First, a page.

• Assuming I use all the mainstream tools, not talking about "upcoming" ones, a better configuration management solution is probably the answer, right? That's a lot to ask users though: it's not a solution to existing deployment, because it doesn't remove the need to know about all the layers underneath, it just adds a new layer to understand.

Those are all headaches, and they are not the only headaches. But here are some thoughts on things that can help:

  • If I recognize which parts of my system are "immutable" and which parts are "mutable", it's easier to frame how my system works.

    • /var/ is mutable, it's data. There's no making this "reproducible" really: it needs to be backed up and moved around.
    • My packages and system are immutable, or mostly should be. Even if not using a perfectly immutable system like guix/nix, it's helpful to act like this part of the system is pseudo-immutable, and simply derived from some listing of things I said I wanted installed. (Nix/Guix probably do this the most nicely though.)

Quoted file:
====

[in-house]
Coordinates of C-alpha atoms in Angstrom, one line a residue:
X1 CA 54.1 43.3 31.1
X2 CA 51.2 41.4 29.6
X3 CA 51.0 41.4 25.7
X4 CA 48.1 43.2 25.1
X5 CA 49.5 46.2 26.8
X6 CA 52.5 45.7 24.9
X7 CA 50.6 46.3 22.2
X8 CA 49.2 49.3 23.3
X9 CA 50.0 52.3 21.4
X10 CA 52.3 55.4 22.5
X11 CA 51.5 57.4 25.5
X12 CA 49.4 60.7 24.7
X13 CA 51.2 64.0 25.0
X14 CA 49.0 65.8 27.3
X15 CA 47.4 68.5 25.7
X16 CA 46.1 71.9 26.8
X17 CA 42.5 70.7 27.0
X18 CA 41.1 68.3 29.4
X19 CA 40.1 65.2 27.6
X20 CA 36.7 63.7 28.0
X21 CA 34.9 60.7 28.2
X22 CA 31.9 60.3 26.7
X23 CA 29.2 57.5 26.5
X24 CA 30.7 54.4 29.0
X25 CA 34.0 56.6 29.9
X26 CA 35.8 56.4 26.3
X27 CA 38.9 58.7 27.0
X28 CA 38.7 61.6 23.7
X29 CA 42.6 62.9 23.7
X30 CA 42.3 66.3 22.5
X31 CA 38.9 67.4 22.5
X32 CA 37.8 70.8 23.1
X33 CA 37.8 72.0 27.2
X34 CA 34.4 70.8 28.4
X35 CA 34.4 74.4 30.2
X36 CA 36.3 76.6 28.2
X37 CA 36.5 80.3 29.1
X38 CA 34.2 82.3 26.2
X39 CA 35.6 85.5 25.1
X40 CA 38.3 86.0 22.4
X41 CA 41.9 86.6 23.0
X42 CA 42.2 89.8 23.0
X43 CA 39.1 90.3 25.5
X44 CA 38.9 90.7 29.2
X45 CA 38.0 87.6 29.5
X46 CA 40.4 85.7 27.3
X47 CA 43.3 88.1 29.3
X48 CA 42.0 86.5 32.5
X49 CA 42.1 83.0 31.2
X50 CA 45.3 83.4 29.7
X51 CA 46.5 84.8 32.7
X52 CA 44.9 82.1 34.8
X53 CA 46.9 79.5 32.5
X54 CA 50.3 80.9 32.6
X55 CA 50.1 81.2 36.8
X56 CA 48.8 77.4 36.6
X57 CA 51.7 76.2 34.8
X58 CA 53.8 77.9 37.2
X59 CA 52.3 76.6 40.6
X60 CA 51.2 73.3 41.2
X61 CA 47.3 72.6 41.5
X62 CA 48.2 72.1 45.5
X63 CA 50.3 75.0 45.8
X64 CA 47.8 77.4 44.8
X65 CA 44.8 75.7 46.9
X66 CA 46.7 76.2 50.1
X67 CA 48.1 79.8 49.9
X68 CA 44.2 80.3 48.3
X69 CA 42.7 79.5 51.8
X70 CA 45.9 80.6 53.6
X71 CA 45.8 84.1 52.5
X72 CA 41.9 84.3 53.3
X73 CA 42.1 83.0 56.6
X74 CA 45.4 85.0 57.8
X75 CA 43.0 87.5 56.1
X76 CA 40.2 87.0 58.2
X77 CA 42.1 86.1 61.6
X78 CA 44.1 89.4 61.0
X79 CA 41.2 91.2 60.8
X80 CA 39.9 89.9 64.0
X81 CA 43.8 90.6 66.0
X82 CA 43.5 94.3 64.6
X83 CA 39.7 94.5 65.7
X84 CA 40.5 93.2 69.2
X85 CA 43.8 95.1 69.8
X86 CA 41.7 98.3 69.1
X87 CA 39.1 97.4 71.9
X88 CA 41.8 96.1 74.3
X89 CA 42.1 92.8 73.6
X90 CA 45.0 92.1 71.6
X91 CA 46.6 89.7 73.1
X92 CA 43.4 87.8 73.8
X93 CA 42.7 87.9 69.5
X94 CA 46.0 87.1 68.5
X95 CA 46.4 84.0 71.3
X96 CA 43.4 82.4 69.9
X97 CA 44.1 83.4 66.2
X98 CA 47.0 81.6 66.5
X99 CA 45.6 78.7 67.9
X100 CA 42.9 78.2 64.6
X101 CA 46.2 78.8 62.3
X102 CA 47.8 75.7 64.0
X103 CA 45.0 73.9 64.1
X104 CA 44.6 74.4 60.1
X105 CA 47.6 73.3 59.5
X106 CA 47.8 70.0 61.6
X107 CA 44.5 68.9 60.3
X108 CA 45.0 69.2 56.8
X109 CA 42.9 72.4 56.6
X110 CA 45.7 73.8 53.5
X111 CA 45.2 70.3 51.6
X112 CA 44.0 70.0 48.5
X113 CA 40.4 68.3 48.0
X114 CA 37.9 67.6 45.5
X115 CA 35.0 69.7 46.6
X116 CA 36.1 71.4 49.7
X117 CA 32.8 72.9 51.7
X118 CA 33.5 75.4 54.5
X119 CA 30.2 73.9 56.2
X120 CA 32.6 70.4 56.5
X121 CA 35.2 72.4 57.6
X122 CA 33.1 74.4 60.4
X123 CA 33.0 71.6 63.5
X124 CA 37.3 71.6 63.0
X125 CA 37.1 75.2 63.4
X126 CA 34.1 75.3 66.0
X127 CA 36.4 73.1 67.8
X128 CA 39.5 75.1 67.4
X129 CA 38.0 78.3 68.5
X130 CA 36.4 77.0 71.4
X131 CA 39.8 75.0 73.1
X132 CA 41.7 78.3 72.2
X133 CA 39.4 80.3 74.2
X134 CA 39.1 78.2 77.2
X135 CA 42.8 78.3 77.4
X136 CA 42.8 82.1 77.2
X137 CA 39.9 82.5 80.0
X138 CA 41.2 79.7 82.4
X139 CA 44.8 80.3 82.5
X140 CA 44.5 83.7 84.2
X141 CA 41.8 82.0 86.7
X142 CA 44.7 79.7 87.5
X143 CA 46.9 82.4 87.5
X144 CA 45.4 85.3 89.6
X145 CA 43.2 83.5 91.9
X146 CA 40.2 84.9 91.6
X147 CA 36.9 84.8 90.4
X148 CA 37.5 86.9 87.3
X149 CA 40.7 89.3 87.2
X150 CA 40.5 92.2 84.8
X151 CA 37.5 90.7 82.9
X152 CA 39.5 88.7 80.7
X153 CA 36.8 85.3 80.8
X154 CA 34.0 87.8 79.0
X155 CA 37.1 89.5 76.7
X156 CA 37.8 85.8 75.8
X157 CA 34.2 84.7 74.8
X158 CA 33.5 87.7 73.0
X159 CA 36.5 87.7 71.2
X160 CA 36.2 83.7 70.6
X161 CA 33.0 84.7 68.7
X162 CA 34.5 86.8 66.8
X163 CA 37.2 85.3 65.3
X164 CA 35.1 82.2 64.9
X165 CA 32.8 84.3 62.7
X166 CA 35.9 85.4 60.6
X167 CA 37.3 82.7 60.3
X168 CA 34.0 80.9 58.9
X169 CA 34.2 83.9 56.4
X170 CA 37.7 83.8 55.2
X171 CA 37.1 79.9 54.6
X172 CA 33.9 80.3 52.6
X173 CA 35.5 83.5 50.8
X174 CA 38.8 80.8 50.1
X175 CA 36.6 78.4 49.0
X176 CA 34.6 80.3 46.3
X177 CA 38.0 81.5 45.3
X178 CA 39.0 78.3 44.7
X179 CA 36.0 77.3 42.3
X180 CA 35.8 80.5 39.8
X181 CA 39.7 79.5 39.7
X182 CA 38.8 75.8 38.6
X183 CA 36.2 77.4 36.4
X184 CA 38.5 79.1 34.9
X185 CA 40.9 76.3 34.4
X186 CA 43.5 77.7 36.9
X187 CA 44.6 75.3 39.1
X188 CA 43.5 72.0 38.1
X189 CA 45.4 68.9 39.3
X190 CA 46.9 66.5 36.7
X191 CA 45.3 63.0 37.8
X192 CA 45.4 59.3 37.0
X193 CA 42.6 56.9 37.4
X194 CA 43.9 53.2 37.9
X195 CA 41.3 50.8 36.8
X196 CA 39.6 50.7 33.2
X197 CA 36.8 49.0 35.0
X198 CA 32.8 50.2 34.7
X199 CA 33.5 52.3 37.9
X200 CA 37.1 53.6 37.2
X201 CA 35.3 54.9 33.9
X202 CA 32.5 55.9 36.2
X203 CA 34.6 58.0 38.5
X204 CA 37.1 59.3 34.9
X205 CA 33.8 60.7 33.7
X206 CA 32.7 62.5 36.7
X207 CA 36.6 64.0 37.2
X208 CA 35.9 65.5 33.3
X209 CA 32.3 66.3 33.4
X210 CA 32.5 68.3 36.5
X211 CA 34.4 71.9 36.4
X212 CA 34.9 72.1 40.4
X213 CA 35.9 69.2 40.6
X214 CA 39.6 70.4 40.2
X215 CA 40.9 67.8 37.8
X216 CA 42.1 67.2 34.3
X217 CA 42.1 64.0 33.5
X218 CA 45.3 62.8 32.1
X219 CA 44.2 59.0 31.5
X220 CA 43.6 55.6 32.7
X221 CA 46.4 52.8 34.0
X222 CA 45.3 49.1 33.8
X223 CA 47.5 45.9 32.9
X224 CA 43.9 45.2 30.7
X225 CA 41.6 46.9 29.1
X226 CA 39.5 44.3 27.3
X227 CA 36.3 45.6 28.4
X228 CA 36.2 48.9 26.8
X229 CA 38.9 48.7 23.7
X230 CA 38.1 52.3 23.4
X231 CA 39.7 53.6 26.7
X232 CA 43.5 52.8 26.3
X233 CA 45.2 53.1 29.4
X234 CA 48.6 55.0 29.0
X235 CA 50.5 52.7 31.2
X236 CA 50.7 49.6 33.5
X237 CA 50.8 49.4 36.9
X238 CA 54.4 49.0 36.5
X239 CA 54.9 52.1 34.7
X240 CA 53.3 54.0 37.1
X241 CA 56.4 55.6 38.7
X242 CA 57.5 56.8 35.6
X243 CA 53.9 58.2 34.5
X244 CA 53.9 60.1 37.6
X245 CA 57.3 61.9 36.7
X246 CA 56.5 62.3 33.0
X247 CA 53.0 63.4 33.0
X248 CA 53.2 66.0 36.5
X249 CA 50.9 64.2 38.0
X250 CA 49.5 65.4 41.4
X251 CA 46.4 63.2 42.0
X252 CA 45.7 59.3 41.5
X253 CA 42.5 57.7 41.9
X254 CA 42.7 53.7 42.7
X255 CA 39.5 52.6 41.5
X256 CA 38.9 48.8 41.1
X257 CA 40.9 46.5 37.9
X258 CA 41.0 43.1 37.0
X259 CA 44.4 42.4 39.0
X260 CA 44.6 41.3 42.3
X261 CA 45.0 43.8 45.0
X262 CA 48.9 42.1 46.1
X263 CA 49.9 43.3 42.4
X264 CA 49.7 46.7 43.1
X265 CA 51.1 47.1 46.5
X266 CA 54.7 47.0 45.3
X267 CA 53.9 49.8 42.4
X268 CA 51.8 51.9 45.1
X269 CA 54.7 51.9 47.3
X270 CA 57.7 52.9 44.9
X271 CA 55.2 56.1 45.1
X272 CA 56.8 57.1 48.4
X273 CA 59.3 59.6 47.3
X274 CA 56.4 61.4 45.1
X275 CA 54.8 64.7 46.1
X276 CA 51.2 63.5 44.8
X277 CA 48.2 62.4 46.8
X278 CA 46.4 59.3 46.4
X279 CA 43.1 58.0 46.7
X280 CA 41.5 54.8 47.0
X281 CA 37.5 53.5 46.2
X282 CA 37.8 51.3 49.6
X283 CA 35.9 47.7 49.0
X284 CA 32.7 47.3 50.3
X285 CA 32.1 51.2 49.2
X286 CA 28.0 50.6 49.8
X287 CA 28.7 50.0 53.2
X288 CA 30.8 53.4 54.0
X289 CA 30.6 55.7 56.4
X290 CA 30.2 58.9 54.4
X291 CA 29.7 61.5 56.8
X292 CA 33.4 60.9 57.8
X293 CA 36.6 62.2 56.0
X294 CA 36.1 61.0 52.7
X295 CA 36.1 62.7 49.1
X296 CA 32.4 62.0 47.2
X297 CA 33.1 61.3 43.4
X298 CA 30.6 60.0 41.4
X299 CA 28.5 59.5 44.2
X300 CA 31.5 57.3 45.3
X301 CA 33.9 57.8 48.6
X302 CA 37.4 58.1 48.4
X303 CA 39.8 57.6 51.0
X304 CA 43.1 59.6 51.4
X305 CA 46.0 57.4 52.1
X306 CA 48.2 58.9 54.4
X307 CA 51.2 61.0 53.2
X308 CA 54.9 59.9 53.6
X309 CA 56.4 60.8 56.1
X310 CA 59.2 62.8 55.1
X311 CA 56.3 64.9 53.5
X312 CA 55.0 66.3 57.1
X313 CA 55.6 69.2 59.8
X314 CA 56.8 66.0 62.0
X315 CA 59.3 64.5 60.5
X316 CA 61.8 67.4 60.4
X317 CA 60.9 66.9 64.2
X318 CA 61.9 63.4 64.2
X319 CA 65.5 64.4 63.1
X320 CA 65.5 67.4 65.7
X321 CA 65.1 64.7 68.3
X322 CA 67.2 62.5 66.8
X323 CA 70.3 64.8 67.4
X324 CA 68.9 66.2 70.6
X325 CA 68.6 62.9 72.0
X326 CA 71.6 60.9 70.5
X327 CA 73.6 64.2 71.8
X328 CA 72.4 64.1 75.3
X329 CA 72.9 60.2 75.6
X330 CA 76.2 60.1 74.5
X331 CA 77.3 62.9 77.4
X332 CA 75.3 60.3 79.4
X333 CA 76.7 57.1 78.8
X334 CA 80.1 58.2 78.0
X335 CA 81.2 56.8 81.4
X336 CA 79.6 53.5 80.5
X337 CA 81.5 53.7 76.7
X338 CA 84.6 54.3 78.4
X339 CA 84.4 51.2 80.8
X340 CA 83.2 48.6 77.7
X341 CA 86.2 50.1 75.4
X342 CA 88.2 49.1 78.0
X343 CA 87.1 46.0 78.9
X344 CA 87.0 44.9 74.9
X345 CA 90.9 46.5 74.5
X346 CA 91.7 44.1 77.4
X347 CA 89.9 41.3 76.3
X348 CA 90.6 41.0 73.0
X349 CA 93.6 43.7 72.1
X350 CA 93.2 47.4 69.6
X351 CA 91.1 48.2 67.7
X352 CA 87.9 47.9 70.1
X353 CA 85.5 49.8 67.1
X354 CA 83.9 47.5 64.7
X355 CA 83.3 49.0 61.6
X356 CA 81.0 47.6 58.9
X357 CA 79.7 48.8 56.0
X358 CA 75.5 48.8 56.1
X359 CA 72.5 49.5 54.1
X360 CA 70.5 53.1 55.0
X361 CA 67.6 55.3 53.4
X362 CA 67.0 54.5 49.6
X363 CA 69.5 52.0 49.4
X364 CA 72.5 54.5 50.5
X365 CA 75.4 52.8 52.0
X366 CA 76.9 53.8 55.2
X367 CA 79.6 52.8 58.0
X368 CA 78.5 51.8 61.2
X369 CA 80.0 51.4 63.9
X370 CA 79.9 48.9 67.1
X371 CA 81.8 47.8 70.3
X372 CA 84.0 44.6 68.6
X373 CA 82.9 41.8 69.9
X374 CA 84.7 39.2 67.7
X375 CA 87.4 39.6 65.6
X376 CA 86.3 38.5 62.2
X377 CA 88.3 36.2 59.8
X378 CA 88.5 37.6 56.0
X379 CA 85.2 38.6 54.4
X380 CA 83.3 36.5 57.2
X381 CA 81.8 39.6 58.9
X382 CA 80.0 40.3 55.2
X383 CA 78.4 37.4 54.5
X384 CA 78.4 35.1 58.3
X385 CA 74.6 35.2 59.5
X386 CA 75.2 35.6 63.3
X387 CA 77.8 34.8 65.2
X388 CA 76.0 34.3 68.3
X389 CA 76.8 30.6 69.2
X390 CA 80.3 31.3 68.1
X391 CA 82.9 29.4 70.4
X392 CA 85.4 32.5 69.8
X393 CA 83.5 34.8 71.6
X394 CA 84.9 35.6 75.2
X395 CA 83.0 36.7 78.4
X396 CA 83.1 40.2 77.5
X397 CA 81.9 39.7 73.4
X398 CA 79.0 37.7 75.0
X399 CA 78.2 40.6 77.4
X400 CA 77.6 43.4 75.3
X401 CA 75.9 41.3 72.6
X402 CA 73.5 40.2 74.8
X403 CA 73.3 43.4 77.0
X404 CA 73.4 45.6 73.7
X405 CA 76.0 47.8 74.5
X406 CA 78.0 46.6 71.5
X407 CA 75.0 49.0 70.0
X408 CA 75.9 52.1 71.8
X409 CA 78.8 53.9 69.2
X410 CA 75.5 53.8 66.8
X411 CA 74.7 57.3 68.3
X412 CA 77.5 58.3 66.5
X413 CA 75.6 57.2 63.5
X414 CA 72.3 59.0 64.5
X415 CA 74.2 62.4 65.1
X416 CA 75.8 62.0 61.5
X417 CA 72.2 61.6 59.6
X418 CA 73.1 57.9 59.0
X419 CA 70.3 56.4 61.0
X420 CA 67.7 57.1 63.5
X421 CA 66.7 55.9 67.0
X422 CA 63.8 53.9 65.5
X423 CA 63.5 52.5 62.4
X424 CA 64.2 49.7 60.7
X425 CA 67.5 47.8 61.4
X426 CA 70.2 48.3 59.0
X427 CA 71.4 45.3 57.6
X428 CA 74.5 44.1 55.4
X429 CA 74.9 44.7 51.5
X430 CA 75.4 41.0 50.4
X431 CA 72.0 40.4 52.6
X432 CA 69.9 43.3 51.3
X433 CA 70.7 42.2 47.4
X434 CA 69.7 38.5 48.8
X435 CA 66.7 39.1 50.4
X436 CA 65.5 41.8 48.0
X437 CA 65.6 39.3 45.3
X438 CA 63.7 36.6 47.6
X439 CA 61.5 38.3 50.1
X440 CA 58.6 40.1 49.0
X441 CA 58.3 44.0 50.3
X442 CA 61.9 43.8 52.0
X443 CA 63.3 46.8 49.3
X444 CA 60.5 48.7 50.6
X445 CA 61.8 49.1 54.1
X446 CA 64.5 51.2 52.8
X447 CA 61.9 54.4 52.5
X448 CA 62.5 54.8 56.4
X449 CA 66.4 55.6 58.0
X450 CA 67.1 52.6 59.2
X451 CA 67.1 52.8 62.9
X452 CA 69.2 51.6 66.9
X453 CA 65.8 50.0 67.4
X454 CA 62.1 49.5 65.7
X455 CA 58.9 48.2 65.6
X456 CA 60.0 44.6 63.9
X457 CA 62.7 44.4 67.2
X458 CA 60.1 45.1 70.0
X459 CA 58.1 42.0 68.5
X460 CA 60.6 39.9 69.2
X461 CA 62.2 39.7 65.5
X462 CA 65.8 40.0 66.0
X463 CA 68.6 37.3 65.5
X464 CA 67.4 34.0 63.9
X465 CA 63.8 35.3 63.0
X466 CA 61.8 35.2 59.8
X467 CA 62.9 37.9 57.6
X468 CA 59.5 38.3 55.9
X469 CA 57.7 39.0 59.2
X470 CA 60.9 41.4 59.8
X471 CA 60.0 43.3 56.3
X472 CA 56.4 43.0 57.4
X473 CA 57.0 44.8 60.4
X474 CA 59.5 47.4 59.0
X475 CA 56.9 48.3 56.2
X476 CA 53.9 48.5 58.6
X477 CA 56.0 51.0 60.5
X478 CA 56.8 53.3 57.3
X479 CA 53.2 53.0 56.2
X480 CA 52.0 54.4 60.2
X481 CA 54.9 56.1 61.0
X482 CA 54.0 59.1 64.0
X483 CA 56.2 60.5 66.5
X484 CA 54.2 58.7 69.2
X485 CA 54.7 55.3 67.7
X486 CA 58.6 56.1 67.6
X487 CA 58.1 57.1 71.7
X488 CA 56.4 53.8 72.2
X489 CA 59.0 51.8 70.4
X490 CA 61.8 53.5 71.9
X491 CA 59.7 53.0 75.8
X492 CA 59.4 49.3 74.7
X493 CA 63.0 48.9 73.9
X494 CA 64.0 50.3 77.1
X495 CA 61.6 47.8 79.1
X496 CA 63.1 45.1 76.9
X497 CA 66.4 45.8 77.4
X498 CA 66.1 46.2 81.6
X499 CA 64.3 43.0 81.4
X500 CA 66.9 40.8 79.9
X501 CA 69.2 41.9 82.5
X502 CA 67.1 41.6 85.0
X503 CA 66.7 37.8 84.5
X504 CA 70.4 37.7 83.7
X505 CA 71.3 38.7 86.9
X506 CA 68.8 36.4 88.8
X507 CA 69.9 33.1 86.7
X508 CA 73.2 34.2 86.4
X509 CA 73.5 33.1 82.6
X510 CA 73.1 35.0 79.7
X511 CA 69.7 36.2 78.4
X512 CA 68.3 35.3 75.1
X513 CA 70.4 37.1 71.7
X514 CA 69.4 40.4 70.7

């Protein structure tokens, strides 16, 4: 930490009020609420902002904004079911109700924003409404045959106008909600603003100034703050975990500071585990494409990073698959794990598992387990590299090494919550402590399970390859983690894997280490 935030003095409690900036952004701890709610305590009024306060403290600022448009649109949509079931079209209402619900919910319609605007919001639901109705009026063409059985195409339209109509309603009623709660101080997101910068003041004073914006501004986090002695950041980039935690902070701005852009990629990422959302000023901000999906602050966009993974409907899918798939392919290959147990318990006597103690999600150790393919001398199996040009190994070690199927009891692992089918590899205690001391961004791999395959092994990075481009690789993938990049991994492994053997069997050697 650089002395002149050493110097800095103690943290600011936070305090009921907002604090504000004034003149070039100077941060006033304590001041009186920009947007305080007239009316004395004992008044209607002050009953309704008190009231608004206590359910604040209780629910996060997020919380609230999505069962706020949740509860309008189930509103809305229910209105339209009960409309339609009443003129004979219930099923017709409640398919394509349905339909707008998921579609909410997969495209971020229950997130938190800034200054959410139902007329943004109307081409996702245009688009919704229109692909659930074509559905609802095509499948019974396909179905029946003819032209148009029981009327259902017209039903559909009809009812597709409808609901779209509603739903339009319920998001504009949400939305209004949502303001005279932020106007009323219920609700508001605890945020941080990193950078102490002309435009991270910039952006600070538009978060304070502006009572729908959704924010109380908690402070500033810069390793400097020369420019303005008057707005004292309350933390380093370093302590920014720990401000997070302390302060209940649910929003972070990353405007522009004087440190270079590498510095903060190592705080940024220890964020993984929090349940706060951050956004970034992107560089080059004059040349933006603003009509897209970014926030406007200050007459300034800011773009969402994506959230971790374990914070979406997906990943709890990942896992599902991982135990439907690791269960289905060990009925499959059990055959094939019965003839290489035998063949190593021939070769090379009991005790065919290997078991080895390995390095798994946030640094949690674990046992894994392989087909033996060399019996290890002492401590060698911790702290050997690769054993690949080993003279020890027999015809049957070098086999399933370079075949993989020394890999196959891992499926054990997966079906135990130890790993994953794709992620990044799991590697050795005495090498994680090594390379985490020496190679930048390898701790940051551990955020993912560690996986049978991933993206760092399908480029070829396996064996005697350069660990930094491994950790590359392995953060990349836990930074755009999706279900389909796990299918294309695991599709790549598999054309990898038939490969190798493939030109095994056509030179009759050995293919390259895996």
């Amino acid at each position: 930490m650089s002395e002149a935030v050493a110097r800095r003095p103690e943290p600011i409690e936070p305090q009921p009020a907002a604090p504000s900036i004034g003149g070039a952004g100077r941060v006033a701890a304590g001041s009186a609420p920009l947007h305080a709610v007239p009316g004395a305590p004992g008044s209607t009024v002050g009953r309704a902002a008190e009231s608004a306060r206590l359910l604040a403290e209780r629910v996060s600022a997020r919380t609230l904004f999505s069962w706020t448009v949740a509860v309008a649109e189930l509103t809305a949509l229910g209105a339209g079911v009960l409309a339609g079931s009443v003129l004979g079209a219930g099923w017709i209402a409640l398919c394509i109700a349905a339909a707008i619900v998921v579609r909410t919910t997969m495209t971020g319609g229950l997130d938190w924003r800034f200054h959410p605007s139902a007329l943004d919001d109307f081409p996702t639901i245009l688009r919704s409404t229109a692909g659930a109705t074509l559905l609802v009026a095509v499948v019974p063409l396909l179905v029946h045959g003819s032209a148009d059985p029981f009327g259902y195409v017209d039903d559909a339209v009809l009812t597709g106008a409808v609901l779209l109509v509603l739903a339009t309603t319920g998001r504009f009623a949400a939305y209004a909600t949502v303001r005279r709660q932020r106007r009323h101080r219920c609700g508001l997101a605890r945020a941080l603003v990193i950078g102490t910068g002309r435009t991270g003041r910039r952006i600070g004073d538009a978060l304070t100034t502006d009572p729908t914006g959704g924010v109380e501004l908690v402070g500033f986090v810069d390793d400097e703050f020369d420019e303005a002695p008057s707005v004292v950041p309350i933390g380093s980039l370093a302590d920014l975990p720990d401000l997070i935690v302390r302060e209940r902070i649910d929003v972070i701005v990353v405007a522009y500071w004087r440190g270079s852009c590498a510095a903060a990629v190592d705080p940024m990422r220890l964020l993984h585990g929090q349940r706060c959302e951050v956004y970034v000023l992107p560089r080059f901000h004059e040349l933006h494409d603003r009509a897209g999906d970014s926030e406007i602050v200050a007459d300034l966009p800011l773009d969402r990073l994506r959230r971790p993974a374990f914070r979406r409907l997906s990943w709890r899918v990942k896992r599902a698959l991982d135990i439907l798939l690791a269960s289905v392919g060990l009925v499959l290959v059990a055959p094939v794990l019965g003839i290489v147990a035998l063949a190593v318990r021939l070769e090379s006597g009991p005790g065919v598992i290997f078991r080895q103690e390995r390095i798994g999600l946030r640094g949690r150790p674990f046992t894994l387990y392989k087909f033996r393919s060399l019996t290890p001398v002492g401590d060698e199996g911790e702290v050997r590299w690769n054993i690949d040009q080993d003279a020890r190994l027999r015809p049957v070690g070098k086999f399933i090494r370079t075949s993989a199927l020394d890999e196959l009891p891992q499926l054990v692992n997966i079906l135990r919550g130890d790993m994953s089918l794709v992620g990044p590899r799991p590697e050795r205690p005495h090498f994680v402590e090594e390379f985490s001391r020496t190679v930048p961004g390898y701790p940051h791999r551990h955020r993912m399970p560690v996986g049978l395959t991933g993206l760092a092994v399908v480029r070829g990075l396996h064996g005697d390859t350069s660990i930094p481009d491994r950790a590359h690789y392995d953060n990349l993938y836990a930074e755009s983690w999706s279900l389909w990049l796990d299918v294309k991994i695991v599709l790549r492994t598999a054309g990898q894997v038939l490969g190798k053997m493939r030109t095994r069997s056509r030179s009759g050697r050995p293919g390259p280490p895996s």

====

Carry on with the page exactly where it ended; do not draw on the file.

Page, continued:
• /etc/ is similarly "immutable but derived" in the best case. I should be able to give the same system configuration inputs and always get the same system of packages and configuration files.
  • I like Guix/Nix, but my usage of Debian and Fedora and friends is not going away anytime soon. Nonetheless, configuration management systems like puppet/ansible/salt help give the illusion of an immutable system derived from a set of inputs, even though they are working within a mutable one.

  • Language packaging for deployment needs to die. Yes, I say this as a project that advocates that very route. We're doing it wrong, and I want to change it. (Language packaging for development though: that's great!)

  • Asking people to use systems like ansible/salt/puppet is asking users too much. You're just asking them to learn one more layer on top of knowing how the whole system works. Sharing common code is mostly copy and paste. There are some layers built on top of here to mitigate this but afaict they aren't really good, not good enough. (I am working on something to solve this...)